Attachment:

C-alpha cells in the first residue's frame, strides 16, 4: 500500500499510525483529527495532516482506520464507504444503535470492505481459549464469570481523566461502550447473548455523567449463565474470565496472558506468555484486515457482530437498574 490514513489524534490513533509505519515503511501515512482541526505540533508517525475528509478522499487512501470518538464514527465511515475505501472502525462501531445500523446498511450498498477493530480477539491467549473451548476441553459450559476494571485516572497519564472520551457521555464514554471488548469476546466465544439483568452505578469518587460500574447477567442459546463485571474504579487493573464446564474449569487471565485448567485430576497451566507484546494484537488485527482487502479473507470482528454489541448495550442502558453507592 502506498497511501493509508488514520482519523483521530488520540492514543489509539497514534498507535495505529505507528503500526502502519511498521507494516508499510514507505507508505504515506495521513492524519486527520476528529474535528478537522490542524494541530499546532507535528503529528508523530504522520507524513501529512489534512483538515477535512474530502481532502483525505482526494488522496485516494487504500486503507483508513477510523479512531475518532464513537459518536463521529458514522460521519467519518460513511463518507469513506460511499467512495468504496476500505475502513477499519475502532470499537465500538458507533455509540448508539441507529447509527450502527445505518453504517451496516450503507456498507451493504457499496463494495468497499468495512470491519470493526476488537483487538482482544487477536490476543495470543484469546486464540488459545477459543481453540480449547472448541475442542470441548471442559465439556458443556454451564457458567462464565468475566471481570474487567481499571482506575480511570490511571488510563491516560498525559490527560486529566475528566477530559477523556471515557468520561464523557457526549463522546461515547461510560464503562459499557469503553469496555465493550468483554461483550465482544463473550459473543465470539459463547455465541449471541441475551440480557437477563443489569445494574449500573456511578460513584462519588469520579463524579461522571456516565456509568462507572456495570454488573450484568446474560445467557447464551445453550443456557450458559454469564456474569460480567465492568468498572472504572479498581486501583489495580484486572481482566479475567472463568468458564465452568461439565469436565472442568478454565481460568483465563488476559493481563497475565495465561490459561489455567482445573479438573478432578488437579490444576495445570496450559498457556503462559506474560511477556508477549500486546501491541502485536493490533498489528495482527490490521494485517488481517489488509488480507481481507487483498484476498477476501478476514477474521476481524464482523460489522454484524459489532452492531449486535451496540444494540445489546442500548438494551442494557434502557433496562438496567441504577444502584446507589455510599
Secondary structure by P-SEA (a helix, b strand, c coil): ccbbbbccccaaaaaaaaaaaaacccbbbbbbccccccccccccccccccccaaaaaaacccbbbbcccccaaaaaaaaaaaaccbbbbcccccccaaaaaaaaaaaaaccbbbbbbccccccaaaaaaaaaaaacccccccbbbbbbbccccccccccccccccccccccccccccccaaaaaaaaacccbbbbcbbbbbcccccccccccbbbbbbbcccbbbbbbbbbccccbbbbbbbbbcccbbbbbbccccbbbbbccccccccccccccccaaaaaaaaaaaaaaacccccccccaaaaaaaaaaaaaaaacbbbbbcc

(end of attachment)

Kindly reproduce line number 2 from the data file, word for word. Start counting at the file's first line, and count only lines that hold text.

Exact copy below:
Secondary structure by P-SEA (a helix, b strand, c coil): ccbbbbccccaaaaaaaaaaaaacccbbbbbbccccccccccccccccccccaaaaaaacccbbbbcccccaaaaaaaaaaaaccbbbbcccccccaaaaaaaaaaaaaccbbbbbbccccccaaaaaaaaaaaacccccccbbbbbbbccccccccccccccccccccccccccccccaaaaaaaaacccbbbbcbbbbbcccccccccccbbbbbbbcccbbbbbbbbbccccbbbbbbbbbcccbbbbbbccccbbbbbccccccccccccccccaaaaaaaaaaaaaaacccccccccaaaaaaaaaaaaaaaacbbbbbcc